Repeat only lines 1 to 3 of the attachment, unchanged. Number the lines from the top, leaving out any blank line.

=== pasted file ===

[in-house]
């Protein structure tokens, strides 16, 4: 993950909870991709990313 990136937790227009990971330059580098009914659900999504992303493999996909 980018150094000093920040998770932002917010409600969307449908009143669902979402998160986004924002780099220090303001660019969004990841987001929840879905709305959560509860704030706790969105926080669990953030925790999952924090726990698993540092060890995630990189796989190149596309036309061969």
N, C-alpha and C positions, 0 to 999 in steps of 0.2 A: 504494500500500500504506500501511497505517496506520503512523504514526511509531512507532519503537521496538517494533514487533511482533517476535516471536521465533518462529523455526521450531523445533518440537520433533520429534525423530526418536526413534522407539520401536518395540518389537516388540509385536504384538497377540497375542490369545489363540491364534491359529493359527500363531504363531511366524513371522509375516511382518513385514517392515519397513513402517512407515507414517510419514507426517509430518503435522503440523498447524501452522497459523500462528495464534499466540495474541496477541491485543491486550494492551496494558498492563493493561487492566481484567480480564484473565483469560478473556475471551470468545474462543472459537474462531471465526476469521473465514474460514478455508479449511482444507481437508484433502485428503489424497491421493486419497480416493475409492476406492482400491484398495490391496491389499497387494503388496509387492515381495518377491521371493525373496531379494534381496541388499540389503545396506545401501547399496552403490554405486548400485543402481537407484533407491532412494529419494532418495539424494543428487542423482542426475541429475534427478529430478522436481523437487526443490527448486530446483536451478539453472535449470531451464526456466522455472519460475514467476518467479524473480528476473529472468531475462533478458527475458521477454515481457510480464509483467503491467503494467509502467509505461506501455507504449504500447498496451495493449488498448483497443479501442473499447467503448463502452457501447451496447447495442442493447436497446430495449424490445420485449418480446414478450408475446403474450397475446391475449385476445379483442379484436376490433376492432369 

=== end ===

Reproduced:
[in-house]
């Protein structure tokens, strides 16, 4: 993950909870991709990313 990136937790227009990971330059580098009914659900999504992303493999996909 980018150094000093920040998770932002917010409600969307449908009143669902979402998160986004924002780099220090303001660019969004990841987001929840879905709305959560509860704030706790969105926080669990953030925790999952924090726990698993540092060890995630990189796989190149596309036309061969």
N, C-alpha and C positions, 0 to 999 in steps of 0.2 A: 504494500500500500504506500501511497505517496506520503512523504514526511509531512507532519503537521496538517494533514487533511482533517476535516471536521465533518462529523455526521450531523445533518440537520433533520429534525423530526418536526413534522407539520401536518395540518389537516388540509385536504384538497377540497375542490369545489363540491364534491359529493359527500363531504363531511366524513371522509375516511382518513385514517392515519397513513402517512407515507414517510419514507426517509430518503435522503440523498447524501452522497459523500462528495464534499466540495474541496477541491485543491486550494492551496494558498492563493493561487492566481484567480480564484473565483469560478473556475471551470468545474462543472459537474462531471465526476469521473465514474460514478455508479449511482444507481437508484433502485428503489424497491421493486419497480416493475409492476406492482400491484398495490391496491389499497387494503388496509387492515381495518377491521371493525373496531379494534381496541388499540389503545396506545401501547399496552403490554405486548400485543402481537407484533407491532412494529419494532418495539424494543428487542423482542426475541429475534427478529430478522436481523437487526443490527448486530446483536451478539453472535449470531451464526456466522455472519460475514467476518467479524473480528476473529472468531475462533478458527475458521477454515481457510480464509483467503491467503494467509502467509505461506501455507504449504500447498496451495493449488498448483497443479501442473499447467503448463502452457501447451496447447495442442493447436497446430495449424490445420485449418480446414478450408475446403474450397475446391475449385476445379483442379484436376490433376492432369 